Close Variant Match Type: Time to Benchmark is Now!

With the recent announcement that at the end of September Google will remove the ability for search marketers to opt out of close variant matching for exact and phrase keywords, there is less than a month away to benchmark the impact of this change before it is gone for good.

When Google first implemented the close variant match type feature in 2012, which enables search queries that contain plurals, abbreviations and misspellings to trigger exact match or phrase match ads, 80% of search advertisers began using it (granted, using it by default since they have to manually opt out to disable it).  As a result, the permanent move toward eliminating the close variant opt-out feature will only affect about a fifth of search marketers.    

However, for the 20% who are currently opted out of it, there are clearly reasons why.  It is likely that this group contains the more sophisticated search marketers who rely on every tool at their disposal to optimize search campaigns.  When it comes to exact match, in particular, moving high volume keywords to this match type has always been a core tactic to bring ROI in line.  For advertisers who are currently struggling to get non-brand text ads to work, taking away any optimization tactic that impairs their ability to do so means losing an element of control. This is similar to when enhanced campaigns was rolled out and marketers lost the ability to target tablets separately from desktops.  While this change to close variant matching is not as significant, the premise is similar in that another optimization lever will shortly be gone.  Another similarity of the close variant change to enhanced campaigns is actually a benefit in terms of streamlining the workload.  Enhanced campaigns eliminated the need to triplicate search campaigns to target all devices separately, and with close variant matching, the size of the keyword list can now be reduced since plurals, misspellings, etc. are no longer needed. Time previously spent building out keyword lists can now be put toward other optimizations which will likely have more of an impact on performance, anyway, such as landing page testing, copy testing, sitelinks at the adgroup level, building out negatives, etc.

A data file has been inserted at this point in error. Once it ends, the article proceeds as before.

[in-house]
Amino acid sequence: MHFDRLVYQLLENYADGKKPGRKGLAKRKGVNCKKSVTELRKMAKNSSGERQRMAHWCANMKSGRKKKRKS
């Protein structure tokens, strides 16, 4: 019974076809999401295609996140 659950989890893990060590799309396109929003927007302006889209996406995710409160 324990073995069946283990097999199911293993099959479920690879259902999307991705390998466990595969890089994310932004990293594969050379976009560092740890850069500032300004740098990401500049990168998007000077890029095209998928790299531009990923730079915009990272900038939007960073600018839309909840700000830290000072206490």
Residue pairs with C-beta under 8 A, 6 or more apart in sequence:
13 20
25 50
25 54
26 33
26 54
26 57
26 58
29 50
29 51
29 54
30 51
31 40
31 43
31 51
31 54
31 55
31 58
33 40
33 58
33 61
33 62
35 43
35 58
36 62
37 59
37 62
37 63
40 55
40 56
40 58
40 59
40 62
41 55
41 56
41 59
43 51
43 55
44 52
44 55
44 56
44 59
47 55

Google estimates that there will be a 7% increase in traffic with close variant matching vs. that which advertisers are seeing now in their exact and phrase match campaigns.  Lifts in traffic are good, of course, provided the traffic converts.  Search marketers need to be mindful of this, especially as it relates to holiday planning, and with a solid month to go in order to understand the impact on performance before this feature becomes permanent, the time to start benchmarking is now.   If an advertiser has an open budget for holiday and is currently running a lot of exact and phrase match terms, a 7% increase in traffic may be fine to absorb.  However, for those advertisers with capped budgets for holiday, the investment needed for a 7% increase in paid traffic may be better spent elsewhere if it is proven that conversion falls off.  A key thing to look out for while benchmarking includes watching the budgeting by match type: volume will surely go up for exact and phrase match terms.   CPCs will likely go up slightly and conversion may dip.  Search query reports will reveal which were close variant matched vs. matched for exact and phrase, which is an opportunity to add negatives, where needed.   

Since Google will continue to serve a keyword in current exact match form if it is a dead on match to the search term queried, all the current exact match terms in a keyword portfolio should help keep cpcs in line.  It is the new variations that will begin to trigger exact and phrase match terms to show which will definitely lift spend and probably cpcs in the current configuration of exact match and phrase match campaigns.  

Real-Time Marketing: How to Leverage a Sudden Surge in Impressions

One of the hottest trends in digital right now is real-time marketing.   The goal of real-time marketing is to leverage an abberationally high level of impressions in order to yield sales.

We are in the midst of one of those moments in which back-to-school searches and social impressions are at their peak for the year.  By now, most retailers for whom back to school matters have already built strategies and are executing against them in an attempt to win the highest impression share possible on key terms.  Other important retail events that drive huge impression volume throughout the year are Holiday, Mother’s Day, and to a lesser extent, Valentine’s Day. Most online retailers are all over these events, trying to secure maximum impressions share.